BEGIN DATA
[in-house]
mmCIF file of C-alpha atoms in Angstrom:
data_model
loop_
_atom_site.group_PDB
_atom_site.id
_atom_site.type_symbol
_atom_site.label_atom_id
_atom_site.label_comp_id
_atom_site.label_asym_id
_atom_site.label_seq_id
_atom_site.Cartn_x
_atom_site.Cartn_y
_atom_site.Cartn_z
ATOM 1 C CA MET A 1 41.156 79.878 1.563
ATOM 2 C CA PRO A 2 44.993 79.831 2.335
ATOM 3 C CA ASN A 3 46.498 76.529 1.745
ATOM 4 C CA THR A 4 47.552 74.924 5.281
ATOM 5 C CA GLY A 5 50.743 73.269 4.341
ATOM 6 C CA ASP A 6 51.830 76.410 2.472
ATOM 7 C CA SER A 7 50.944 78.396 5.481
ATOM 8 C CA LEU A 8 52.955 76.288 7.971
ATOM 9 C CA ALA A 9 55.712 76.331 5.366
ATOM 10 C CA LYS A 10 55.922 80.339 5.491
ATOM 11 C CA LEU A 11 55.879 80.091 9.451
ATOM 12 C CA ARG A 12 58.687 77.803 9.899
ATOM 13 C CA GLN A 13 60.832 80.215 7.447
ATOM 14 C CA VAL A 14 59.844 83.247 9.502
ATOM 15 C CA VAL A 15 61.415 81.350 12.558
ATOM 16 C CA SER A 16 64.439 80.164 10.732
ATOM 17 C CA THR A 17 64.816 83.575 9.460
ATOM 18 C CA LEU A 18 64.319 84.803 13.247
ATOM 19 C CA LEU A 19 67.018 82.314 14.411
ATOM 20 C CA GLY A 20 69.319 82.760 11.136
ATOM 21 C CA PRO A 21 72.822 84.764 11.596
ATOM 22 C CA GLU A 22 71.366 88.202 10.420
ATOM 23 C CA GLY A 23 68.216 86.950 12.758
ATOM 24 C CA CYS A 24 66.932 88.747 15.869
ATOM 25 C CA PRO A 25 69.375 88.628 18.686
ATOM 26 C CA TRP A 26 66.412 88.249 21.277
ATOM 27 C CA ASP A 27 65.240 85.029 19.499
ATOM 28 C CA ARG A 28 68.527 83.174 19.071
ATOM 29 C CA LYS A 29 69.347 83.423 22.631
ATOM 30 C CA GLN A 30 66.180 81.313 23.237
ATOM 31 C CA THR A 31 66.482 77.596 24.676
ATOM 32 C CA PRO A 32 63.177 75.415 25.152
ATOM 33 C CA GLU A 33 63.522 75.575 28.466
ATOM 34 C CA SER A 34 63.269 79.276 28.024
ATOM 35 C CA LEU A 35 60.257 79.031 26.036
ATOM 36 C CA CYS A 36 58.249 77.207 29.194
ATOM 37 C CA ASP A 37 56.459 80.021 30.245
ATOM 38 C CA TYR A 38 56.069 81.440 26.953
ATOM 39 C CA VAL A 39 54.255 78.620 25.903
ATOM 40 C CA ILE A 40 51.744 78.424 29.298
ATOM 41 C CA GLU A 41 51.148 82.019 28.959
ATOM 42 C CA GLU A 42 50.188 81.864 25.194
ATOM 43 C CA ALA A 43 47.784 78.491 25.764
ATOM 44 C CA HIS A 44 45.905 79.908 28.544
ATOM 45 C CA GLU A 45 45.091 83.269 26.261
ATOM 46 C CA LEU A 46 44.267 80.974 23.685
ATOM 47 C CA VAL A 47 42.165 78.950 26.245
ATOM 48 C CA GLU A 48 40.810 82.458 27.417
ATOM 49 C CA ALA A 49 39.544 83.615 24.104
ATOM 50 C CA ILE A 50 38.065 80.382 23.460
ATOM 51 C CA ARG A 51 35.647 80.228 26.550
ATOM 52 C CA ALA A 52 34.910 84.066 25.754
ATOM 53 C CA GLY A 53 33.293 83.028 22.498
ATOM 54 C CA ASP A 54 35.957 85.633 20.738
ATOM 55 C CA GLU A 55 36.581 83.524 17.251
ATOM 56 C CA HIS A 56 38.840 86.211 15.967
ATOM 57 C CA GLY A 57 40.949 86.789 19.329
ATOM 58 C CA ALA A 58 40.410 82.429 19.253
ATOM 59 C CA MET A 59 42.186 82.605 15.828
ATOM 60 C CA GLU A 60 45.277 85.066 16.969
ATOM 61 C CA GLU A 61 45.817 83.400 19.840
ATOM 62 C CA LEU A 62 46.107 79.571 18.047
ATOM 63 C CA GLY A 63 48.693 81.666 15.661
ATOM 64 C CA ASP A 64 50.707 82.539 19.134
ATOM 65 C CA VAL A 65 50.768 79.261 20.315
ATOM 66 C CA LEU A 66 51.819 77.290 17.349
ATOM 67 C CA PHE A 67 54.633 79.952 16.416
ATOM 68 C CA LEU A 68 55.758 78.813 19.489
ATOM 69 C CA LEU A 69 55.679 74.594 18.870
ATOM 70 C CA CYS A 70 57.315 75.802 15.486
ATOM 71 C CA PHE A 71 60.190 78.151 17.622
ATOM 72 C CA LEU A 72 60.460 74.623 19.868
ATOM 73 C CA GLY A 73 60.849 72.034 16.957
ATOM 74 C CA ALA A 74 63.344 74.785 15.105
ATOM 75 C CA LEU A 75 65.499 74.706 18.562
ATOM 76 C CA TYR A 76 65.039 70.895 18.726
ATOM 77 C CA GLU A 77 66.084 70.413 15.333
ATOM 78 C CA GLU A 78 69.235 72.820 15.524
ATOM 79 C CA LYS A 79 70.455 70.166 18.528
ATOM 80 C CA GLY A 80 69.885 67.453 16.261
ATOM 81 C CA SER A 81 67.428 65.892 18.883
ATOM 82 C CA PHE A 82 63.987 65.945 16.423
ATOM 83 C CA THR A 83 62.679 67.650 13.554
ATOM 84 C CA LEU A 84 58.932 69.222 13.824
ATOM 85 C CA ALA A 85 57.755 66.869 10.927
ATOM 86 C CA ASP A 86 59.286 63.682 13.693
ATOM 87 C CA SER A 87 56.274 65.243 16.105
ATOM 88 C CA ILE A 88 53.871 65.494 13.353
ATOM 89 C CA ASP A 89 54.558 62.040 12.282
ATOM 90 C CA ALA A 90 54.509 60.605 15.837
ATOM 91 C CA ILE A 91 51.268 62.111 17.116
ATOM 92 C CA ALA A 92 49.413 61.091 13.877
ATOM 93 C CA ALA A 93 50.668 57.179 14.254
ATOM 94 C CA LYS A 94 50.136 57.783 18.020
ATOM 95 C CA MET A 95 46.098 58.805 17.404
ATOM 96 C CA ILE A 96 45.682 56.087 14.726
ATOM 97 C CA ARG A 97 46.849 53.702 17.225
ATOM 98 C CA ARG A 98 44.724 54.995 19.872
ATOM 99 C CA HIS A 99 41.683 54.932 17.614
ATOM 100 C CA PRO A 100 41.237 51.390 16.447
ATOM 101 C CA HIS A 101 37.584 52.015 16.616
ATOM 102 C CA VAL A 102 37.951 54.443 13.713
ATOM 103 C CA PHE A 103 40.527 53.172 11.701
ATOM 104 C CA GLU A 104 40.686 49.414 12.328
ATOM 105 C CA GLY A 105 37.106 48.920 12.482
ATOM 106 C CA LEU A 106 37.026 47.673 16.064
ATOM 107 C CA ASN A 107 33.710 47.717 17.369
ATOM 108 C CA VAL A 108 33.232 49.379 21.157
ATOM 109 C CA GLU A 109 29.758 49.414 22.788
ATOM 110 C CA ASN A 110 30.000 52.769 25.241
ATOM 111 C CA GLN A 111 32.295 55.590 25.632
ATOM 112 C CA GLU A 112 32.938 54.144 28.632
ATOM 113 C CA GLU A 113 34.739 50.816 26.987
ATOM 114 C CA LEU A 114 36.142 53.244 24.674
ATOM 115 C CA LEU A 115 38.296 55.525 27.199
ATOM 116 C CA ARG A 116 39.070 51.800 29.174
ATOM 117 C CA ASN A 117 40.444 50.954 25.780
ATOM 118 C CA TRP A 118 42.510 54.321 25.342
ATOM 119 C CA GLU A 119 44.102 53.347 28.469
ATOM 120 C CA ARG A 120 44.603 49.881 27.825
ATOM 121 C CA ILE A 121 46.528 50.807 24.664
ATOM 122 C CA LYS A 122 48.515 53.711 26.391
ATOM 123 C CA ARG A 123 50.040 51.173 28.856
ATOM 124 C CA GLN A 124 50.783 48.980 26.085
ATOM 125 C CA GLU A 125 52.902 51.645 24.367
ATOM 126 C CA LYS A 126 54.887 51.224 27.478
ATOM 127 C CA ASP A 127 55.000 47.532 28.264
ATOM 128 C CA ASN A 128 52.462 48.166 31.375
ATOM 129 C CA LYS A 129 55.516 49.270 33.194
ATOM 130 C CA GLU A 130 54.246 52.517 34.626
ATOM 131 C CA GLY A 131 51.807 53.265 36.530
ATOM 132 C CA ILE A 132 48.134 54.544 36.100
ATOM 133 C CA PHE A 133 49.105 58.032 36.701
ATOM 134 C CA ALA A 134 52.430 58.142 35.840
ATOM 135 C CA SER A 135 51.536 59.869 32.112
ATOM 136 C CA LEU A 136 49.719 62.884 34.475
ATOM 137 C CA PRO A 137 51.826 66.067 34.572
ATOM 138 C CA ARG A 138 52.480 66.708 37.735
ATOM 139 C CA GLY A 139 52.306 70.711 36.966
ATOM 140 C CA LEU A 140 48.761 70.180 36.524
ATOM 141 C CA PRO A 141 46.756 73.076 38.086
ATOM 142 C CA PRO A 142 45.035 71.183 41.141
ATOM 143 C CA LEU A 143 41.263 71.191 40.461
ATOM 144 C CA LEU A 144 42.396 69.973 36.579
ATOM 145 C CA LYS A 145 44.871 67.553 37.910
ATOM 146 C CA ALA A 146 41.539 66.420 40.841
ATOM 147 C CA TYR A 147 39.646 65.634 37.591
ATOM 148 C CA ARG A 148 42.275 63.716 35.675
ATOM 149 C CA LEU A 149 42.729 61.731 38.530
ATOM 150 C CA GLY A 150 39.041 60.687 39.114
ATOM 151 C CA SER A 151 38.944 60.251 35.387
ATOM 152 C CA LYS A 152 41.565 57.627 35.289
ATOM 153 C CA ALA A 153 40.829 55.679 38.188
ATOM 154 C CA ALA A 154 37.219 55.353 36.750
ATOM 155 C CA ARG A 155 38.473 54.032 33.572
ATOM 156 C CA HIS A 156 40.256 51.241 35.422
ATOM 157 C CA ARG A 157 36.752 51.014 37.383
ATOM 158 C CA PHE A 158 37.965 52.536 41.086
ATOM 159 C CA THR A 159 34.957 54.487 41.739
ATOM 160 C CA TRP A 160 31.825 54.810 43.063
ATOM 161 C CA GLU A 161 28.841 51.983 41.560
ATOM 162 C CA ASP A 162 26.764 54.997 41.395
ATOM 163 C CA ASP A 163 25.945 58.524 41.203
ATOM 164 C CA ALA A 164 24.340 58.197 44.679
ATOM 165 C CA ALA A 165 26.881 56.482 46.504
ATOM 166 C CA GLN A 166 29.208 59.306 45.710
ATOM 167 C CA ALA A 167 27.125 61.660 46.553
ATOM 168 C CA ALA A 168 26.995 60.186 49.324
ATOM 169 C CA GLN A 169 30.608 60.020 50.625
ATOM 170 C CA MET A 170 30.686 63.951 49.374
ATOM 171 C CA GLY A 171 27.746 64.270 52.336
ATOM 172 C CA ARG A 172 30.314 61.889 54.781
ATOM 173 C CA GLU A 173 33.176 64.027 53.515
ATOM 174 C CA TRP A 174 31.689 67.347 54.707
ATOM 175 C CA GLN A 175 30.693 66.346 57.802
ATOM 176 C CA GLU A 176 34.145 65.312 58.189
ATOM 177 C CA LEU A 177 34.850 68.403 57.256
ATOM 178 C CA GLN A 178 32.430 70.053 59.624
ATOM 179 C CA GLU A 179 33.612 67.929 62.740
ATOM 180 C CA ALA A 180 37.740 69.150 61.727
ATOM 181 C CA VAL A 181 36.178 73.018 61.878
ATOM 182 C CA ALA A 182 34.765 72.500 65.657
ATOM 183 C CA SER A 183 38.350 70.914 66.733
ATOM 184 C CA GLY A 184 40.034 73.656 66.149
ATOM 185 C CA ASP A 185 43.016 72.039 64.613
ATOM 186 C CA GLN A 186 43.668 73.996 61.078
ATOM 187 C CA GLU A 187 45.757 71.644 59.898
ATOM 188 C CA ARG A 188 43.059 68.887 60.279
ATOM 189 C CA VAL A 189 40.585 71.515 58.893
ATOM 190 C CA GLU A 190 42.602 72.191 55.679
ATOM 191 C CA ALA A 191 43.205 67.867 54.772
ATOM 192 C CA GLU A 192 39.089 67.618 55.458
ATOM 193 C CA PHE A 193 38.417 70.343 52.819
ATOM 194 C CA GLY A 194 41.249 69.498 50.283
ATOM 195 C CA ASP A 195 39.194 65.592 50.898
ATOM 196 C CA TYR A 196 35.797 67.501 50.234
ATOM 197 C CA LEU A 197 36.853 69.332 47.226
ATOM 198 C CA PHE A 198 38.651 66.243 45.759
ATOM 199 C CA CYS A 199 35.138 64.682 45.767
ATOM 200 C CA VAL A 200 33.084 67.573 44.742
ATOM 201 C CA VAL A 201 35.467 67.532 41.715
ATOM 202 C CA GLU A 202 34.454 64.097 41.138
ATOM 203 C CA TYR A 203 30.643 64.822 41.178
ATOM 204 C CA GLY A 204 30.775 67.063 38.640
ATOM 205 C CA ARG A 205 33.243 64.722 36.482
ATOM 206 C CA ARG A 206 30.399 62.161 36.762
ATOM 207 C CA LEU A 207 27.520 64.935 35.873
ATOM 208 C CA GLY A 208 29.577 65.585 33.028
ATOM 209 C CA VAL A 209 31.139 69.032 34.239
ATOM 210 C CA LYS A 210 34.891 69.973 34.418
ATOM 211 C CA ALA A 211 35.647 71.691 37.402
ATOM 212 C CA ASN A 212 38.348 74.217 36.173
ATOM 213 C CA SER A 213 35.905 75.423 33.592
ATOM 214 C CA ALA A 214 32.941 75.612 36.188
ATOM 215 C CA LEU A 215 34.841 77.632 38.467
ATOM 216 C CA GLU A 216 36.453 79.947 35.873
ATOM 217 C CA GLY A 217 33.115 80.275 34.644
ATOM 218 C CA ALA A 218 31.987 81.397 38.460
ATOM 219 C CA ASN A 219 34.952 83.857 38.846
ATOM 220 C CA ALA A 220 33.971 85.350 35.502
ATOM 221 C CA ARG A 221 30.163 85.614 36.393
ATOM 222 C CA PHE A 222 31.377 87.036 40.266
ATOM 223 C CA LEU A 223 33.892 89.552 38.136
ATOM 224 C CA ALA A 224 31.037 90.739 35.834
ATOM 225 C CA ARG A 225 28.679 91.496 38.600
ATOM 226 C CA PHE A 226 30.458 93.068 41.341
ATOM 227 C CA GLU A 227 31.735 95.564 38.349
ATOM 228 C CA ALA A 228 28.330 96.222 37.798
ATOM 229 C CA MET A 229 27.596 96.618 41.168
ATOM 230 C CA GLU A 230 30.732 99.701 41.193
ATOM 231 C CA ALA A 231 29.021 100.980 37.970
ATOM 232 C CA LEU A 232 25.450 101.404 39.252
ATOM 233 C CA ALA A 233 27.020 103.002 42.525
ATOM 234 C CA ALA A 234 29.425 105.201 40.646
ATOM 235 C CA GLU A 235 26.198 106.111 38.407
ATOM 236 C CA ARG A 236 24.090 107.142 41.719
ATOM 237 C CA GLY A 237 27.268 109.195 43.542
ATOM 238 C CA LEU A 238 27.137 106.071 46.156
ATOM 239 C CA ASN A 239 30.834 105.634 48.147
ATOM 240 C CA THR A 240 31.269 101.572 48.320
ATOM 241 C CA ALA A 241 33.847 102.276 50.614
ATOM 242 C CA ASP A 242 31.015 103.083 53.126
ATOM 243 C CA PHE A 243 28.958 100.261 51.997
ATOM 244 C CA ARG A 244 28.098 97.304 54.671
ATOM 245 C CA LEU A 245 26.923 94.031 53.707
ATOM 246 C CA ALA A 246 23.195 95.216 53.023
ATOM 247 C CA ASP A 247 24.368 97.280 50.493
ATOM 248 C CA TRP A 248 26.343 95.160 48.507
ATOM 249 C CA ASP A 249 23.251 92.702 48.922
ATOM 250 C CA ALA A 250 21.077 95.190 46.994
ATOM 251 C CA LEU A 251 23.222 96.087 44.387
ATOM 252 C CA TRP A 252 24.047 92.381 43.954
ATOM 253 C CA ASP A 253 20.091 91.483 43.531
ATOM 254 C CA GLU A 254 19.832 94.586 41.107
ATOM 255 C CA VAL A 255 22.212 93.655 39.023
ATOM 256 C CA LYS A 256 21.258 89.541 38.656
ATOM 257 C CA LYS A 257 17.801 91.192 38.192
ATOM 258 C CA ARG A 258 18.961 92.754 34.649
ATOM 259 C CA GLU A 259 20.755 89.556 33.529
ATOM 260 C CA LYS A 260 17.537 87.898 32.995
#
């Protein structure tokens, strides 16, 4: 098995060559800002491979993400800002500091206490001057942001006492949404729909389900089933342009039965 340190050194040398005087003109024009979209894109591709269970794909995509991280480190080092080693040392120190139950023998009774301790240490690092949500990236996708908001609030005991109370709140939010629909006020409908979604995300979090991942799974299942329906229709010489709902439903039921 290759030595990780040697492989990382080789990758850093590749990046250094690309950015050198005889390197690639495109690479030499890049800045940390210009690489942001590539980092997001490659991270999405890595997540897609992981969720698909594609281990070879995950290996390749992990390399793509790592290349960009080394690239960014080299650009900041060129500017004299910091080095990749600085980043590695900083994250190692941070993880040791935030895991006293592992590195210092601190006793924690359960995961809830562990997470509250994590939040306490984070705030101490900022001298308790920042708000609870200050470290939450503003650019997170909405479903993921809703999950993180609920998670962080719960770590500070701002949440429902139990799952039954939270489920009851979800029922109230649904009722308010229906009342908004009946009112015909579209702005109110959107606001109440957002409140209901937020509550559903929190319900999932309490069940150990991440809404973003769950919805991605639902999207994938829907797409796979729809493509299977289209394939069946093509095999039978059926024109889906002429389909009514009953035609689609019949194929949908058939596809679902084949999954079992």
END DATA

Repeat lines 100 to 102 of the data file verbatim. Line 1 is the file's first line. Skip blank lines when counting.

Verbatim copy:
ATOM 86 C CA ASP A 86 59.286 63.682 13.693
ATOM 87 C CA SER A 87 56.274 65.243 16.105
ATOM 88 C CA ILE A 88 53.871 65.494 13.353